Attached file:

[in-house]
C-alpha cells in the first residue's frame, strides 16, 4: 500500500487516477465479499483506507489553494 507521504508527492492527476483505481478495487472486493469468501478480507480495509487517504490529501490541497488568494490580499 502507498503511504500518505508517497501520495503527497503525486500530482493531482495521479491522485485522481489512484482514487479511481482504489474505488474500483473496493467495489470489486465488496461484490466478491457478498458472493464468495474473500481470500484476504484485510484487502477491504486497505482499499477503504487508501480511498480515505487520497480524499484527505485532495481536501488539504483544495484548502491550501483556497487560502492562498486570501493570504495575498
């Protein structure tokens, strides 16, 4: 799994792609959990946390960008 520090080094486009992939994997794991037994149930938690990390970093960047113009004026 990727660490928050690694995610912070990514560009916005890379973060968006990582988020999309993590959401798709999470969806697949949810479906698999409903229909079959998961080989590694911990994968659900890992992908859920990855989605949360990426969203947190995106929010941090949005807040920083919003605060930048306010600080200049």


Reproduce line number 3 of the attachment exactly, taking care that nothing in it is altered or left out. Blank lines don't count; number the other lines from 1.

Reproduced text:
């Protein structure tokens, strides 16, 4: 799994792609959990946390960008 520090080094486009992939994997794991037994149930938690990390970093960047113009004026 990727660490928050690694995610912070990514560009916005890379973060968006990582988020999309993590959401798709999470969806697949949810479906698999409903229909079959998961080989590694911990994968659900890992992908859920990855989605949360990426969203947190995106929010941090949005807040920083919003605060930048306010600080200049």